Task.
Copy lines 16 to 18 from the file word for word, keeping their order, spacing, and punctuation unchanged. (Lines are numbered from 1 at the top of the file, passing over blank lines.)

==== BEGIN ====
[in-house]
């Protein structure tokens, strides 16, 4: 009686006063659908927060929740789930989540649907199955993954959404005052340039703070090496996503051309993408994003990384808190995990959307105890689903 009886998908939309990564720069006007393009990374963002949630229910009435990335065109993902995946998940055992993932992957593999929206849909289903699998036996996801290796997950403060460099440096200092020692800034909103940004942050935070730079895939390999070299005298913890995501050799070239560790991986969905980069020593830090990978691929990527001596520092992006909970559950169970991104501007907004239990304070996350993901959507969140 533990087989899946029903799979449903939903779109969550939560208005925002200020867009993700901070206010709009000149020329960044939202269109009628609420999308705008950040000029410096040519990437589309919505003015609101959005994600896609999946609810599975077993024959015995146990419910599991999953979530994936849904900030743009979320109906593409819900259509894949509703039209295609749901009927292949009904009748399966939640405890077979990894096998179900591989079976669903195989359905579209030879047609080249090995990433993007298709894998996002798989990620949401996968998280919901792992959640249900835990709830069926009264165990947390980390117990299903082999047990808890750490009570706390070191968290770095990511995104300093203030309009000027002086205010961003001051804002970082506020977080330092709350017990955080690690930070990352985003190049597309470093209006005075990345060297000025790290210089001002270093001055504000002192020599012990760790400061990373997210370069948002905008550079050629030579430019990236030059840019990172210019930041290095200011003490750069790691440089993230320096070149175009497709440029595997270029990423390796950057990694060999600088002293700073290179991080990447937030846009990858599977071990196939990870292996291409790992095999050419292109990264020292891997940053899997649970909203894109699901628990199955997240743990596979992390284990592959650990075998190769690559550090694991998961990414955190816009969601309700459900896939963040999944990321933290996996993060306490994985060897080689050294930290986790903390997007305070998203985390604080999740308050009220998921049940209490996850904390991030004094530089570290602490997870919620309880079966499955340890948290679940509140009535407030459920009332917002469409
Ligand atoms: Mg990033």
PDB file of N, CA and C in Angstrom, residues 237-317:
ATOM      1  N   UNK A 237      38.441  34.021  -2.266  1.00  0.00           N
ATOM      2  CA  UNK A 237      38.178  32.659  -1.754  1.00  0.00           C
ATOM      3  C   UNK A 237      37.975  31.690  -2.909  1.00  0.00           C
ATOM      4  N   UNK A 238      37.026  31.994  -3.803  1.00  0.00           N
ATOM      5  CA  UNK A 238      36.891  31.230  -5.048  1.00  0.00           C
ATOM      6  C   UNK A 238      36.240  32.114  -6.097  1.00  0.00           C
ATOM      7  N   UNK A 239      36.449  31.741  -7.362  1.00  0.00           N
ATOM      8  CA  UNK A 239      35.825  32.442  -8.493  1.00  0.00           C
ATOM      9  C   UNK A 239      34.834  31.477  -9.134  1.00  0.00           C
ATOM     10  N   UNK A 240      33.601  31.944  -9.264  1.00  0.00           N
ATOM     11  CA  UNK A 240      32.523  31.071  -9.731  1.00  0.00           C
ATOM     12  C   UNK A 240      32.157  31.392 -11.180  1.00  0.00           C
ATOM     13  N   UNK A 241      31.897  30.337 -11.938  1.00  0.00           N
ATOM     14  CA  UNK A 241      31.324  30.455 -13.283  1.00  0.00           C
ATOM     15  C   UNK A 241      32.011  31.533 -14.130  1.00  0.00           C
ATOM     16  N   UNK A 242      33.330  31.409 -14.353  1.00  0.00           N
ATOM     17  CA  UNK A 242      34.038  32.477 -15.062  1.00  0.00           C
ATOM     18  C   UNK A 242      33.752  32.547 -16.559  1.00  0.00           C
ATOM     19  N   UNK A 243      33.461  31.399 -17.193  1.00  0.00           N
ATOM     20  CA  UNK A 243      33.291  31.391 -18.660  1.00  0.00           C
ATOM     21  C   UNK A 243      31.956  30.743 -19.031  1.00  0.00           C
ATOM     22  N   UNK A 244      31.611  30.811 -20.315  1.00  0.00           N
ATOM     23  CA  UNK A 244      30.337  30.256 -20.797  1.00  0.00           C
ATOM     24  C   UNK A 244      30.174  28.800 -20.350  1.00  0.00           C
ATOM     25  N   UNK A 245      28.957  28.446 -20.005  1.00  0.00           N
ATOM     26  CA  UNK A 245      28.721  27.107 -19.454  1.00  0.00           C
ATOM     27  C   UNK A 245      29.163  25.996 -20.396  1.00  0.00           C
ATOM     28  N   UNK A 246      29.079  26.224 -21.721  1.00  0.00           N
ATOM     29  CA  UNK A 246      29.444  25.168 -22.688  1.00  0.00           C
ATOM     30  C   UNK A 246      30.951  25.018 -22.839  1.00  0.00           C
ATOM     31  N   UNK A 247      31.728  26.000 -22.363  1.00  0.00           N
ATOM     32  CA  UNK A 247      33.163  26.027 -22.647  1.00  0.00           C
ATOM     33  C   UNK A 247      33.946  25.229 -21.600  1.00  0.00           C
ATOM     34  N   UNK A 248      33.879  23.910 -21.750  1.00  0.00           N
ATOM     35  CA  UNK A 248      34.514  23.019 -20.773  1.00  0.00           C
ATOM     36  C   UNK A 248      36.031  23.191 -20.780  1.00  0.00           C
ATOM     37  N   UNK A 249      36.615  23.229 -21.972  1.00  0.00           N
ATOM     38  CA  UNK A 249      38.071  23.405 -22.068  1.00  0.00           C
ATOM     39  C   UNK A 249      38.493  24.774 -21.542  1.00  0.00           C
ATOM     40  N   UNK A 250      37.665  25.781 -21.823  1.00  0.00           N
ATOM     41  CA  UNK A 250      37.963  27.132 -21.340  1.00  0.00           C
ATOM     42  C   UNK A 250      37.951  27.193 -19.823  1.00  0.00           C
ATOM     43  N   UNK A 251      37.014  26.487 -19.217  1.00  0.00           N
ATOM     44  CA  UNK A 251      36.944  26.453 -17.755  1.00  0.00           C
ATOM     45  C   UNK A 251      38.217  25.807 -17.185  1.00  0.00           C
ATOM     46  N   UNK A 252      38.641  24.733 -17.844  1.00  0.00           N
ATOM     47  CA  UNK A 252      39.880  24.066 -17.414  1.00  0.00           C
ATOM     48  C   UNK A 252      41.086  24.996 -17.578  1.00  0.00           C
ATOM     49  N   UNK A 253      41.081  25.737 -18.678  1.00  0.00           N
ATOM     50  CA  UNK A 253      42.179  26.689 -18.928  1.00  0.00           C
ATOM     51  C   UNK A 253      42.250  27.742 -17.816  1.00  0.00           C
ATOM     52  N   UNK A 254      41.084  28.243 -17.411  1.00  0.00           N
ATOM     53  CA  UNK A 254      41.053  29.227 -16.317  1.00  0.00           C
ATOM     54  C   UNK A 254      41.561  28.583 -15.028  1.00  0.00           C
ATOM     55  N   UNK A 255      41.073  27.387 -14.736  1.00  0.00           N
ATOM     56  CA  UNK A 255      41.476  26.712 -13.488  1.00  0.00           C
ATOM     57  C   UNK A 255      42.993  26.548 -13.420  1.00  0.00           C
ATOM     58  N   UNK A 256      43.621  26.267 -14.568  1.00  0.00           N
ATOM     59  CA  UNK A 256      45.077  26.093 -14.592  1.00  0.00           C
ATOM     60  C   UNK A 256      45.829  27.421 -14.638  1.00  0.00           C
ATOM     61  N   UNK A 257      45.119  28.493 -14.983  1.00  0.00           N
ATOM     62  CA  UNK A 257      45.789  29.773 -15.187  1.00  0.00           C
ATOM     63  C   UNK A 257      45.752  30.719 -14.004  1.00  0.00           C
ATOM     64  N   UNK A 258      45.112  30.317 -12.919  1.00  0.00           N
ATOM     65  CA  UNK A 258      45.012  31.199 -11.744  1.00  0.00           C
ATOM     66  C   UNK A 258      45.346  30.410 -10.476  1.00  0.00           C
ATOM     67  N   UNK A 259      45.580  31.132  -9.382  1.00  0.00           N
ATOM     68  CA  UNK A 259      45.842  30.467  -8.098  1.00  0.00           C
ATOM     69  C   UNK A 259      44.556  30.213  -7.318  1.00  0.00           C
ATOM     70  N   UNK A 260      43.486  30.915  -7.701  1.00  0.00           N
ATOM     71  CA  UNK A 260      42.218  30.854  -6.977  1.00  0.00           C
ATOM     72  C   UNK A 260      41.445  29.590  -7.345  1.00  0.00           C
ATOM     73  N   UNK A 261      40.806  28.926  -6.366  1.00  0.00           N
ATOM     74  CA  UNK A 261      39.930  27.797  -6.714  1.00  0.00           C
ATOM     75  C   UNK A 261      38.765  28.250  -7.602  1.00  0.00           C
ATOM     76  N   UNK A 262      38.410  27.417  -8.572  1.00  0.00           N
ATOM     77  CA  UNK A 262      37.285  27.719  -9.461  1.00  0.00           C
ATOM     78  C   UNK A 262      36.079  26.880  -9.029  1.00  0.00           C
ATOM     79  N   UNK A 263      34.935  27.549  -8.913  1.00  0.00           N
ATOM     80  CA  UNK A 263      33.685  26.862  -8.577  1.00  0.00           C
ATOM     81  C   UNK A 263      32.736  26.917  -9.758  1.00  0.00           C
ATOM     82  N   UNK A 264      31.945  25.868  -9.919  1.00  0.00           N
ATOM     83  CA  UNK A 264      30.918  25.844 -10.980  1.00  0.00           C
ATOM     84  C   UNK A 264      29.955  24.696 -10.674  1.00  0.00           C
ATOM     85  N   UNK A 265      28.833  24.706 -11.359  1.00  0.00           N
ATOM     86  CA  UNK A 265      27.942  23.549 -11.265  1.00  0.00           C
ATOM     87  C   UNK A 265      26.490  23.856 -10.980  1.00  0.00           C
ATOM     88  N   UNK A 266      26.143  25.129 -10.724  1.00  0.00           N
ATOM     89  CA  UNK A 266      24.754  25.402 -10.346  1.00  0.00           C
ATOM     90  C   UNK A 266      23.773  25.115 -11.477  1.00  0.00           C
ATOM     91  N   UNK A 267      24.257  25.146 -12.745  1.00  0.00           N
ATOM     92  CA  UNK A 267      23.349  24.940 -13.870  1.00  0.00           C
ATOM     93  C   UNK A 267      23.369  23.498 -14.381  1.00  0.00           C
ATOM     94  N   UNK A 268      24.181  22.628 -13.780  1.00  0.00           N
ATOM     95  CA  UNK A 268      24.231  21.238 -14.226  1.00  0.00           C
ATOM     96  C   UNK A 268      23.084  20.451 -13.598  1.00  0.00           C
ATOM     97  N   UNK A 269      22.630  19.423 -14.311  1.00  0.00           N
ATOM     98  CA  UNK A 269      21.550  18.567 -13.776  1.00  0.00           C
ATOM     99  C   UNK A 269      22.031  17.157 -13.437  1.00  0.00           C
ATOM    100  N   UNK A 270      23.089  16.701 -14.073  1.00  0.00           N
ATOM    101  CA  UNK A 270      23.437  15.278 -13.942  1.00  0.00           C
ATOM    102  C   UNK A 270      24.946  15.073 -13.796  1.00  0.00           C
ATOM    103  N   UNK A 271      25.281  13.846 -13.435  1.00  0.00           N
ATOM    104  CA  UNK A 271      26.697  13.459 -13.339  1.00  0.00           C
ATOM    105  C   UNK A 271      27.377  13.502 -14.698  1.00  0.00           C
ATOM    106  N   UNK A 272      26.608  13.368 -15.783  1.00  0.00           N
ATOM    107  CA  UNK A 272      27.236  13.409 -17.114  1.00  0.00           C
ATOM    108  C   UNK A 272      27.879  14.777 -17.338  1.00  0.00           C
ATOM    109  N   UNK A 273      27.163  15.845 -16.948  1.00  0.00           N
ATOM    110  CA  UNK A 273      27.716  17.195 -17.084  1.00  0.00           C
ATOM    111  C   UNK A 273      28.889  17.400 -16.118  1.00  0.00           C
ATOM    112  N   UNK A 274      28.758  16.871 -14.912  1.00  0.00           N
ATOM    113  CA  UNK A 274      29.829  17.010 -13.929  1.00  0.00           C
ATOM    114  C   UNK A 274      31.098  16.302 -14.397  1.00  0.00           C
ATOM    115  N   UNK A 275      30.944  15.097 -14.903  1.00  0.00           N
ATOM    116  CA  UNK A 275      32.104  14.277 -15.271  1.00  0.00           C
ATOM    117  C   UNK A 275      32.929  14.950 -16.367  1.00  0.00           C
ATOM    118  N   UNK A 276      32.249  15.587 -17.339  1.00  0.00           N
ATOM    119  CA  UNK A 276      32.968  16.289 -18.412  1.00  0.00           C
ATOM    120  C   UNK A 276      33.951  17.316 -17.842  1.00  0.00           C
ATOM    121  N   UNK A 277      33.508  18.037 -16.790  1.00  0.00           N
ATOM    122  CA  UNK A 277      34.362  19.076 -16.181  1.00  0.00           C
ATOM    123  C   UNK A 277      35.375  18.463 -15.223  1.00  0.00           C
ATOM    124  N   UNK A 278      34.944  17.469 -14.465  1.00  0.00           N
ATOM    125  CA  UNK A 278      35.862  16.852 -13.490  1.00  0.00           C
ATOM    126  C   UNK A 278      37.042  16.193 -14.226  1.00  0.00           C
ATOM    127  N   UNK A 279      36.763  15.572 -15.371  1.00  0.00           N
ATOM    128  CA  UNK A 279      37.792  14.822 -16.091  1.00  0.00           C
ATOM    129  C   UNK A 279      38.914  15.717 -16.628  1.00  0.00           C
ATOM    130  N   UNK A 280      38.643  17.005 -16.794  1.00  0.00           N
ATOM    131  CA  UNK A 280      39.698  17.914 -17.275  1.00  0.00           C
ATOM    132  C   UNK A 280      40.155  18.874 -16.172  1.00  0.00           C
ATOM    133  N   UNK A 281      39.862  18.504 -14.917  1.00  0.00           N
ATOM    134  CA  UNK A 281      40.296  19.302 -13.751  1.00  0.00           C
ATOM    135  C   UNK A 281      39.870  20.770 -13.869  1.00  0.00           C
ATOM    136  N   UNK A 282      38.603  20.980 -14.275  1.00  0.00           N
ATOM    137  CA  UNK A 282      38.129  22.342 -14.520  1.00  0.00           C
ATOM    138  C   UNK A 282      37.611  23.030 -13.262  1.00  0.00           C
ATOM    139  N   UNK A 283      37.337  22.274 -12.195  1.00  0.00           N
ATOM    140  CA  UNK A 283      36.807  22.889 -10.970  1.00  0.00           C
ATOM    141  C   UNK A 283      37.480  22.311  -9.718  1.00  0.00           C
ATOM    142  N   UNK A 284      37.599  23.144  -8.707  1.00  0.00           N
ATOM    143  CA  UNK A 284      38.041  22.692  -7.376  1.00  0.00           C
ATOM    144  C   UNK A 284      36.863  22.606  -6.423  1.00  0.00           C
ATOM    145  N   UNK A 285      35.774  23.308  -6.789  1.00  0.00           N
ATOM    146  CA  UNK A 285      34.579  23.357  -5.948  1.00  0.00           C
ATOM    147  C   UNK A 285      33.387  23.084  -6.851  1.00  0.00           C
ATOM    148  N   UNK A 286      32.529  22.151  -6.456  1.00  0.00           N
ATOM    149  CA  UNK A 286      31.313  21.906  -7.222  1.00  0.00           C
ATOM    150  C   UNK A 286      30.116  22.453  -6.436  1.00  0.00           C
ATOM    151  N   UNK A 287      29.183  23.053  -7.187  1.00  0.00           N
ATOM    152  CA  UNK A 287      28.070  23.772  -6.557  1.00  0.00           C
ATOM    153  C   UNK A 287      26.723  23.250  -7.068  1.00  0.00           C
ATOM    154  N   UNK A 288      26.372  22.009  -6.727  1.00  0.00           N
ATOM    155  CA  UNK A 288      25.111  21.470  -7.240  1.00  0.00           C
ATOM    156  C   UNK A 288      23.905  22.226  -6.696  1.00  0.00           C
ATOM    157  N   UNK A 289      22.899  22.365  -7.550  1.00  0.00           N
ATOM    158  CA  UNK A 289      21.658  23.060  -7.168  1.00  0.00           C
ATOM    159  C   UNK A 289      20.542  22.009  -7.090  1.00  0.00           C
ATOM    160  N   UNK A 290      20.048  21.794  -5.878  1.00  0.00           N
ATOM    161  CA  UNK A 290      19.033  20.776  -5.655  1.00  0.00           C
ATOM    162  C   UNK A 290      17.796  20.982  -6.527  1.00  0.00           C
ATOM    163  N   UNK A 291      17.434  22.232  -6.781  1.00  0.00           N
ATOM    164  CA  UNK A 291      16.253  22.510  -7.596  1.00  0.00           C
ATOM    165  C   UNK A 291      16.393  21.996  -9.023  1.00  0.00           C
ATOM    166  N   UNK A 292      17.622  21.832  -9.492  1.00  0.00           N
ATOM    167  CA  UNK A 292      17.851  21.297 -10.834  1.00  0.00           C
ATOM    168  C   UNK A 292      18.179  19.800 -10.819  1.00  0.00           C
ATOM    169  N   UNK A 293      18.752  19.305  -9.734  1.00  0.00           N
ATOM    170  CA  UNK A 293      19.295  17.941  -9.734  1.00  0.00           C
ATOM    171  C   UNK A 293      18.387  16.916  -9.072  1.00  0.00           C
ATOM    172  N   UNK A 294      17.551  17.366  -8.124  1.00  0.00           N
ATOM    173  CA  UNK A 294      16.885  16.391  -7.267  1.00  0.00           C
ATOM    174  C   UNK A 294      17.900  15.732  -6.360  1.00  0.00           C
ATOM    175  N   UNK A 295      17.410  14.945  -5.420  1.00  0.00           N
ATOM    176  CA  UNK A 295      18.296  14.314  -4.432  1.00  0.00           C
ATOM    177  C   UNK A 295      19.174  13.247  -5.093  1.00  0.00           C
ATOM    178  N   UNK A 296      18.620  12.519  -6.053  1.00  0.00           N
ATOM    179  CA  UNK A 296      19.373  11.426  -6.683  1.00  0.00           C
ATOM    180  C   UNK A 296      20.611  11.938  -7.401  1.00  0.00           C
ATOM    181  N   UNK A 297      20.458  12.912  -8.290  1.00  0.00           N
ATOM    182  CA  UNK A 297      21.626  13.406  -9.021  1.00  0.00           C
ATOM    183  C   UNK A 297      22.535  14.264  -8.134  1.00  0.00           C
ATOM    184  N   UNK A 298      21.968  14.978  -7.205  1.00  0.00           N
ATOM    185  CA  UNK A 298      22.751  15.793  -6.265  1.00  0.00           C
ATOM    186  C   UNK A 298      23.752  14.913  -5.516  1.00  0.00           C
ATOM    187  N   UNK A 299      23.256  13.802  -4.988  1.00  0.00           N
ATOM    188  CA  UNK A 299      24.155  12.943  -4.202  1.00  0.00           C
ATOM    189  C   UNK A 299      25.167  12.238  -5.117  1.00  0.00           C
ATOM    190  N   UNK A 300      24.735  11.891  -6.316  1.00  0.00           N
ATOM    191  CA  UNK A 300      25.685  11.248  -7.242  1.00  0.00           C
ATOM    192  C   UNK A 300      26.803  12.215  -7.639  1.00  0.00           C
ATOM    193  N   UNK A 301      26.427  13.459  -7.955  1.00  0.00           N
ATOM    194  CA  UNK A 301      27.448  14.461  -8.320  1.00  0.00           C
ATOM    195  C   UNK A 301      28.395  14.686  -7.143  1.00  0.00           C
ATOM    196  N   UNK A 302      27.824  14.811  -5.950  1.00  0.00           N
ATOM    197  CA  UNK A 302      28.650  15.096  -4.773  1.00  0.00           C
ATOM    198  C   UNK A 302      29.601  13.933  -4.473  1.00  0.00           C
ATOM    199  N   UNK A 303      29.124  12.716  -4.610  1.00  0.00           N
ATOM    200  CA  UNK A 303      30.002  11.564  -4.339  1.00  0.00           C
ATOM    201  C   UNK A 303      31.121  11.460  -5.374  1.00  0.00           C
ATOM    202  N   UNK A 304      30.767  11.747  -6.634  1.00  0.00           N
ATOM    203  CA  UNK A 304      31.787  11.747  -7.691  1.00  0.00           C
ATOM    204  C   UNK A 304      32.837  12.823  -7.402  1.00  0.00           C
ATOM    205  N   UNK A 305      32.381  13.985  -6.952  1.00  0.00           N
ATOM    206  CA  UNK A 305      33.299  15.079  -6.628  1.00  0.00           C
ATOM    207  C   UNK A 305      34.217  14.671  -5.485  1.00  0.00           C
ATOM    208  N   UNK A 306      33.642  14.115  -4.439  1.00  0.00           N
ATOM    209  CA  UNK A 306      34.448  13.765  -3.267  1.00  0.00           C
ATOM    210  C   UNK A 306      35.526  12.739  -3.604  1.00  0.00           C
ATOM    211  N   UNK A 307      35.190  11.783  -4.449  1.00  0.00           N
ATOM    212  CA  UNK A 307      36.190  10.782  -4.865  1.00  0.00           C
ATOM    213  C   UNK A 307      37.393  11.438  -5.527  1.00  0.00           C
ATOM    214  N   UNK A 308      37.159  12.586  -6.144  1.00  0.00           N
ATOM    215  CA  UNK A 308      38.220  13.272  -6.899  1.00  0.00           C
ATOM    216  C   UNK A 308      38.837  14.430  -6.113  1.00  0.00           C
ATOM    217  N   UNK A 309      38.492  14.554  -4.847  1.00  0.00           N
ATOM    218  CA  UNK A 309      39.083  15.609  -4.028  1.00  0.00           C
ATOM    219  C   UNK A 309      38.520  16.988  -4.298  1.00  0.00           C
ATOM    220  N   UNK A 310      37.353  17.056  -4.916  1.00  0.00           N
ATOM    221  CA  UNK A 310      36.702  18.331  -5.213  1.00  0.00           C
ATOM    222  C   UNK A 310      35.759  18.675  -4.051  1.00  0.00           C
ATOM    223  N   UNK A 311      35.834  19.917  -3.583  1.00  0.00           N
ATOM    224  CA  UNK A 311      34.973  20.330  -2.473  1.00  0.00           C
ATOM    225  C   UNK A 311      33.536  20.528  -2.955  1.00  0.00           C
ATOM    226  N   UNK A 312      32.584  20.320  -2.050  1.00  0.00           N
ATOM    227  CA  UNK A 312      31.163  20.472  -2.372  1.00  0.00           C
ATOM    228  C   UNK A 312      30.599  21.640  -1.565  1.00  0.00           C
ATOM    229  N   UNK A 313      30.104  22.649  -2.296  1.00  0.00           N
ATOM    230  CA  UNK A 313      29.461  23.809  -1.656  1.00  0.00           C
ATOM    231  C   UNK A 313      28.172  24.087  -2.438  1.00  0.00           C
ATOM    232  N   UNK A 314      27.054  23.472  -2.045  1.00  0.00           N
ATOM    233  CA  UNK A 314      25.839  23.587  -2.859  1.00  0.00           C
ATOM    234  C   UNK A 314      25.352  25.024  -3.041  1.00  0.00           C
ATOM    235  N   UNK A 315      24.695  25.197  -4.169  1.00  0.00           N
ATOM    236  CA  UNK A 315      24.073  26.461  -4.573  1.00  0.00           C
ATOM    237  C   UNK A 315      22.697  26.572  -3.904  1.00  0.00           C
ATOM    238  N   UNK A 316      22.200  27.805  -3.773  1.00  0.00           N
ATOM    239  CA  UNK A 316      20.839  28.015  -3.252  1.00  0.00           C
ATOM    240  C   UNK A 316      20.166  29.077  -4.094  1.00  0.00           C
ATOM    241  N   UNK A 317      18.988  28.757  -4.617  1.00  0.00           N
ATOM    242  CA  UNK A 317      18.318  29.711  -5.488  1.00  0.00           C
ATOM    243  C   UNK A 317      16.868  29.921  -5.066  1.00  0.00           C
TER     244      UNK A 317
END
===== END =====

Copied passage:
ATOM     12  C   UNK A 240      32.157  31.392 -11.180  1.00  0.00           C
ATOM     13  N   UNK A 241      31.897  30.337 -11.938  1.00  0.00           N
ATOM     14  CA  UNK A 241      31.324  30.455 -13.283  1.00  0.00           C